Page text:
(Updates with FBI statement in fourth paragraph.)
May 19 (Bloomberg) -- The FBI is seeking DNA from Unabomber Theodore Kaczynski, who’s serving a life sentence for killing three people with homemade bombs, in connection with the 1982 Tylenol poisonings
Seven people in the Chicago area died, and thousands of bottles of the over-the-counter painkiller were withdrawn. The case was never solved.
Kaczynski made the disclosure in court papers in an effort to stop an auction of his belongings now in progress. It was confirmed today by the Federal Bureau of Investigation.
“As part of our re-examination of the evidence developed in connection with the 1982 Tylenol poisonings, we have attempted to secure DNA samples from numerous individuals, including Ted Kaczynski,” the agency said today in a statement. “To date, Mr. Kaczynski has declined to voluntarily provide this sample.”
Kaczynski said in a handwritten court document that prison personnel told him the Chicago office of the FBI “wanted a sample of my DNA to compare with the partial DNA profiles connected with a 1982 event in which someone put potassium cyanide in Tylenol.”
“I have never even possessed any potassium cyanide,” wrote Kaczynski, 68, a former mathematics professor.
Kaczynski, who grew up in the Chicago area, said he refused to surrender a sample unless “the FBI would satisfy a certain condition that is not relevant here.”
Kacyzinski wrote that two prison officers approached him on April 27 and told him the FBI would seek a court order unless he voluntarily gave a DNA sample.
He cited the visit in his attempt to prevent the auctioning of his belongings, asking federal courts in San Francisco and Sacramento, California, to keep until his death some of the things seized from his Montana cabin when they arrested him in 1996.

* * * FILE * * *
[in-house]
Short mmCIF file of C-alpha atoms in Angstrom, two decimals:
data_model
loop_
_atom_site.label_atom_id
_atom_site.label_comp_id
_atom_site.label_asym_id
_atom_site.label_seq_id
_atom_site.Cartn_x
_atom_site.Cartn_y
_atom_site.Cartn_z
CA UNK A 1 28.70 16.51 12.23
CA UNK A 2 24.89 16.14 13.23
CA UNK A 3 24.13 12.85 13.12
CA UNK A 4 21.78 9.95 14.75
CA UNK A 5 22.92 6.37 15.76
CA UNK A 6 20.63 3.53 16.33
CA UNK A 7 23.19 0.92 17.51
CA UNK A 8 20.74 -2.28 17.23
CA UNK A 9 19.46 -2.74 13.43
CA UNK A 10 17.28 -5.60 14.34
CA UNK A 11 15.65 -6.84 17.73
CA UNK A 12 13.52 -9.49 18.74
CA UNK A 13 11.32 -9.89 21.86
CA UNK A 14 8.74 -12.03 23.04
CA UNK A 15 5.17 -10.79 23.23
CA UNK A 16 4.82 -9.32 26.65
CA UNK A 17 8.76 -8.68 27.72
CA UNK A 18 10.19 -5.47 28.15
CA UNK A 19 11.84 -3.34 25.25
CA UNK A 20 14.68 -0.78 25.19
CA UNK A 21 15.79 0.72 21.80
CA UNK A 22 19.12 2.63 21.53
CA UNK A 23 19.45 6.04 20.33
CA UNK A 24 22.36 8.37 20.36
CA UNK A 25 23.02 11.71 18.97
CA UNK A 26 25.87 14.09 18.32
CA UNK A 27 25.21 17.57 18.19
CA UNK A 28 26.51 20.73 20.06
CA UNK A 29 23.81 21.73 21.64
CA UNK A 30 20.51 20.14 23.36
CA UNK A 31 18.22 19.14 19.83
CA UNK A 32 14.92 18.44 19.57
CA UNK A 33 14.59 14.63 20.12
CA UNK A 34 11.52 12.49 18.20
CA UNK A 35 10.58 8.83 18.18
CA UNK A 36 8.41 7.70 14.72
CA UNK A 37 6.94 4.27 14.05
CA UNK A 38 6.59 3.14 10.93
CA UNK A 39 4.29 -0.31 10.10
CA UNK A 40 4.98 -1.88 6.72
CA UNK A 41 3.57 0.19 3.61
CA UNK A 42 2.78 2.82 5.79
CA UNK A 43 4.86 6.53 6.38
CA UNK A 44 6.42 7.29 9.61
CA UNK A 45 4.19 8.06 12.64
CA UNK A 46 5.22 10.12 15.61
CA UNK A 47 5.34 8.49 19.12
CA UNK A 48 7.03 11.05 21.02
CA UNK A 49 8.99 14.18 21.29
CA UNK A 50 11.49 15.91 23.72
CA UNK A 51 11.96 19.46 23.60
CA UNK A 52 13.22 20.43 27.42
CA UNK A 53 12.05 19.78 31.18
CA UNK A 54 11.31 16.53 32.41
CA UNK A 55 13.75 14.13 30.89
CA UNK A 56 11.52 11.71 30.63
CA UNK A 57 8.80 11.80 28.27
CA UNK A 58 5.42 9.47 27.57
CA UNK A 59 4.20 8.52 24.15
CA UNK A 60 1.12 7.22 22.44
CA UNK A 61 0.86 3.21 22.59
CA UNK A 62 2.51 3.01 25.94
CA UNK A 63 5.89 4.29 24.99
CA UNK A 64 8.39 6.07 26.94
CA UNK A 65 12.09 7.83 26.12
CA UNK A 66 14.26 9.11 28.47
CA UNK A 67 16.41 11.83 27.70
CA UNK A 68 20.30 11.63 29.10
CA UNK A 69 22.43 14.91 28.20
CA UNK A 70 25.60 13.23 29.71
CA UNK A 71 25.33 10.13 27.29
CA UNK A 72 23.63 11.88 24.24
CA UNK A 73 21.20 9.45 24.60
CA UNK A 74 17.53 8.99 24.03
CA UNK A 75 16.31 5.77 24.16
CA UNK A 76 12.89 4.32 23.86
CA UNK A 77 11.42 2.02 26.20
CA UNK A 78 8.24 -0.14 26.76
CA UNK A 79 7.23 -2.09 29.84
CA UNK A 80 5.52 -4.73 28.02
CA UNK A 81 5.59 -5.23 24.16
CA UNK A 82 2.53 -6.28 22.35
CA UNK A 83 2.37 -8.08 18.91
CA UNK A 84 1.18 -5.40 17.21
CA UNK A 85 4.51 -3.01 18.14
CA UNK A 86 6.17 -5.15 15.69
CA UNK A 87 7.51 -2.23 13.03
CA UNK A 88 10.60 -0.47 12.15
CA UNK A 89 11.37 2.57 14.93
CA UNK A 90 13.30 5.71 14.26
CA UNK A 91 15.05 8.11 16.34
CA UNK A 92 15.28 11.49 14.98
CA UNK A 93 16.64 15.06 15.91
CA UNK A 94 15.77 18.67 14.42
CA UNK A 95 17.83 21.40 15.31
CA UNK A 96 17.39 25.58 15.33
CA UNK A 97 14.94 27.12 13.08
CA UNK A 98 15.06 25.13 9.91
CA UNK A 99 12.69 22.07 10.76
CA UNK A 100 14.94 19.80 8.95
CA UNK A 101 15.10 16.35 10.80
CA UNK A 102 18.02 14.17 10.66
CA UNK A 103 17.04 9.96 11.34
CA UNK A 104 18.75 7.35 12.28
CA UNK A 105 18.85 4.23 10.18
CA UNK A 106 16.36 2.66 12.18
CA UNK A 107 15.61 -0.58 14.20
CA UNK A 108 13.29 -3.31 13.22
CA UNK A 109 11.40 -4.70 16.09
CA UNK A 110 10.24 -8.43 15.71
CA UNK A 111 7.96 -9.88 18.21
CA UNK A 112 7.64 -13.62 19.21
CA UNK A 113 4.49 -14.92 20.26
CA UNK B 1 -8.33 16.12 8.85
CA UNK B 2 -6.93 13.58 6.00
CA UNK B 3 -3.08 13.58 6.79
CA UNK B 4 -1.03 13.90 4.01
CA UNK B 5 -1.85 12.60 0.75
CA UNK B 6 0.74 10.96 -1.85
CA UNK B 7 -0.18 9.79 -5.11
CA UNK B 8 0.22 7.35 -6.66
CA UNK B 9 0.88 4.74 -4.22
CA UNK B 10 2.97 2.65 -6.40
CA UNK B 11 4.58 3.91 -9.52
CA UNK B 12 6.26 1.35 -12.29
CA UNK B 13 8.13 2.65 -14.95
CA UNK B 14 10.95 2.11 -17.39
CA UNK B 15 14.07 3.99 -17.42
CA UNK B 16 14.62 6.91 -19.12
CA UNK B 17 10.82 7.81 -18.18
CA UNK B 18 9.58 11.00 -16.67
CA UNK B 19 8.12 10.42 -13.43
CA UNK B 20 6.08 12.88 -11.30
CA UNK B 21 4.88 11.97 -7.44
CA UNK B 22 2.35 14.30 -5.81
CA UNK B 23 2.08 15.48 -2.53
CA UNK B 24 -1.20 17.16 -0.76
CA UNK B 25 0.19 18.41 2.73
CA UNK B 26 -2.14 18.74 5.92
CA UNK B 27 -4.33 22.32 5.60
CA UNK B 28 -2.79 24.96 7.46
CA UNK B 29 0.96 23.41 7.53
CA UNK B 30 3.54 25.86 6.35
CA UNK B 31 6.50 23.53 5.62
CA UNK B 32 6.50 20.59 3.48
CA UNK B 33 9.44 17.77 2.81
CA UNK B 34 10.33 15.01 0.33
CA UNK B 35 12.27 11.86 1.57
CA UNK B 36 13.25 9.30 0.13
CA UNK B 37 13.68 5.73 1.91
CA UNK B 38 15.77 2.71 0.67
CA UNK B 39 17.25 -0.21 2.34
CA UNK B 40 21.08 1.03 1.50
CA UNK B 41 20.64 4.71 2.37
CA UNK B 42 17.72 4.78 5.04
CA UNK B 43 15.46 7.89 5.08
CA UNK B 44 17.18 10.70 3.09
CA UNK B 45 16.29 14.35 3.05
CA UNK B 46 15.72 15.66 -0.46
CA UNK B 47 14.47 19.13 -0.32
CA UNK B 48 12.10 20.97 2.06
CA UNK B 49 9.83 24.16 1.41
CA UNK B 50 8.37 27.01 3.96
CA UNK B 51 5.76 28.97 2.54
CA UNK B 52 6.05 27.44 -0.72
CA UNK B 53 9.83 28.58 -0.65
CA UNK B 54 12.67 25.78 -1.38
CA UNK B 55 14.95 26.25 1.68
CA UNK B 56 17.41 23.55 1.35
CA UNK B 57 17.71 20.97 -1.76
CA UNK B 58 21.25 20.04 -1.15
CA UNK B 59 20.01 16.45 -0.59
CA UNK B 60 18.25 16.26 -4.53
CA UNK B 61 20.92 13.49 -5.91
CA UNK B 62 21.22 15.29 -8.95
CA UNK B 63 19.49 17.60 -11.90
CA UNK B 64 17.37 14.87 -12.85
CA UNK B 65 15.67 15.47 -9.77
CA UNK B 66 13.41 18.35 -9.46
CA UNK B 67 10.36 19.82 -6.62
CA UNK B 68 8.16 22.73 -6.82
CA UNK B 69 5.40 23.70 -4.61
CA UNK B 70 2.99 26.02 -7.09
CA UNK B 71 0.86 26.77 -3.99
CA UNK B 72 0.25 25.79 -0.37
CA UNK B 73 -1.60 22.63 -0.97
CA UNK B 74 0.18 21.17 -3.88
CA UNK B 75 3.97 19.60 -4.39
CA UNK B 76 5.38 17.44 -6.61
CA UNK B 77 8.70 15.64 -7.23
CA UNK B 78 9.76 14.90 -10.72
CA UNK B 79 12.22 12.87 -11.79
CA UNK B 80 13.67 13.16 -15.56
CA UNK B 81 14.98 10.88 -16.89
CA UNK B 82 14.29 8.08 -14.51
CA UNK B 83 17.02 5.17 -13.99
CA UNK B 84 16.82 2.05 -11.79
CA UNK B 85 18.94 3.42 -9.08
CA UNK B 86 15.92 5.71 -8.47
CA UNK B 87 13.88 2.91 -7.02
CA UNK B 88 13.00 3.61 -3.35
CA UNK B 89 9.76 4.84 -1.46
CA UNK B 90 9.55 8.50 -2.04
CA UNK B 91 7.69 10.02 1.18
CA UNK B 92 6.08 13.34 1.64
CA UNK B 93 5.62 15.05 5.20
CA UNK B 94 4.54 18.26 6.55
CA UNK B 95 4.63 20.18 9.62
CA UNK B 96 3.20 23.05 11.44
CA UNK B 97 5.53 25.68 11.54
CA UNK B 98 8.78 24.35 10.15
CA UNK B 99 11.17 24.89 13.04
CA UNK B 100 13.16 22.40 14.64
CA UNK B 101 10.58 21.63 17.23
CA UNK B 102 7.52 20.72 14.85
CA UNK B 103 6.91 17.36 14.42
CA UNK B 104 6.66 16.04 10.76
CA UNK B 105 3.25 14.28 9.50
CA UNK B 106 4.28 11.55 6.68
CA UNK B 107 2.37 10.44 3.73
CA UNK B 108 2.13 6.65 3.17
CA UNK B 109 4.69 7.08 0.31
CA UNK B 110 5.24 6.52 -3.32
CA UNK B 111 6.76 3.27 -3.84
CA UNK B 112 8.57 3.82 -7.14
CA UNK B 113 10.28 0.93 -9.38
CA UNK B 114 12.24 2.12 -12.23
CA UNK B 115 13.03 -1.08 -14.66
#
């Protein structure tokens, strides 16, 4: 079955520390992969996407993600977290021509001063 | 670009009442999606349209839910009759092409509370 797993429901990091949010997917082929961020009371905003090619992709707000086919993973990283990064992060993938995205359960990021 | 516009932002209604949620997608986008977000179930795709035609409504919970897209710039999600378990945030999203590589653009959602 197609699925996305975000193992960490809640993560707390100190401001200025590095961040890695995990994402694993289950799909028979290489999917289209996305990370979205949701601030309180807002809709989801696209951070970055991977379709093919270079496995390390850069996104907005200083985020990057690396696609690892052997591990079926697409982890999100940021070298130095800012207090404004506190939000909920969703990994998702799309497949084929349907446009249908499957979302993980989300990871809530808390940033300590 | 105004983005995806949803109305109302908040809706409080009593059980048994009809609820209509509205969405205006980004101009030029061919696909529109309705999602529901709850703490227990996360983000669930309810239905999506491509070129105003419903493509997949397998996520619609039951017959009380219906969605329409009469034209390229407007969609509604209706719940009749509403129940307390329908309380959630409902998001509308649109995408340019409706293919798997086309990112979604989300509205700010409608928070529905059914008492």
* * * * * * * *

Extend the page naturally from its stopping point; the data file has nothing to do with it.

He wants the government to keep all his journals, which “may provide evidence as to my whereabouts and activities in 1982,” for example.
Assistant U.S. Attorney David Shelledy, who represented the government in the auction case, said in an e-mail, “We will not comment further on the investigation” Kaczynski mentioned.
In court papers responding to Kaczynski’s motion, Shelledy wrote, “Kaczynski has not been indicted” in the Tylenol case, and “no such federal prosecution is currently planned.”
Kaczynski wrote that some of the items the government is auctioning could “turn out to be important” in resolving whether he had anything to do with the poisonings.
DNA testing, he said, might cast suspicion on innocent people because 1 percent to 5 percent of Americans share partial profiles.
He also asked that everything he wrote in code be withheld from the sale, because that’s how he wrote when describing his illegal acts.
Neither court ruled on the auction, which started yesterday and will end June 2.
Kaczynski attended high school in Evergreen Park in suburban Chicago. He graduated from Harvard College, then got master’s and doctorate degrees from the University of Michigan.
Tracked and caught by the FBI, he pleaded guilty in 1998 in Sacramento, California, to 13 charges. They included allegations growing from four Sacramento-area explosions that left two men dead and accusations related to a third death, in New Jersey, the Associated Press reported at the time.
Case Still Open
The Tylenol case was being examined by grand juries in two Illinois counties in January 2010, the Chicago Tribune reported, citing people familiar with the investigation. DNA was taken from one suspect after a court order, the Tribune said.
Johnson & Johnson, maker of the drug, was viewed as a “hero” for withdrawing 31 million bottles of Tylenol and offering replacements in tablet form, which was safer, according to the New York Times.
Bill Price, a J&J spokesman, declined to comment in an e- mail today.
--With assistance from Michael Riley in Washington. Editors: Charles Carter, Andrew Dunn.
To contact the editor responsible for this story: Michael Hytha at firstname.lastname@example.org.
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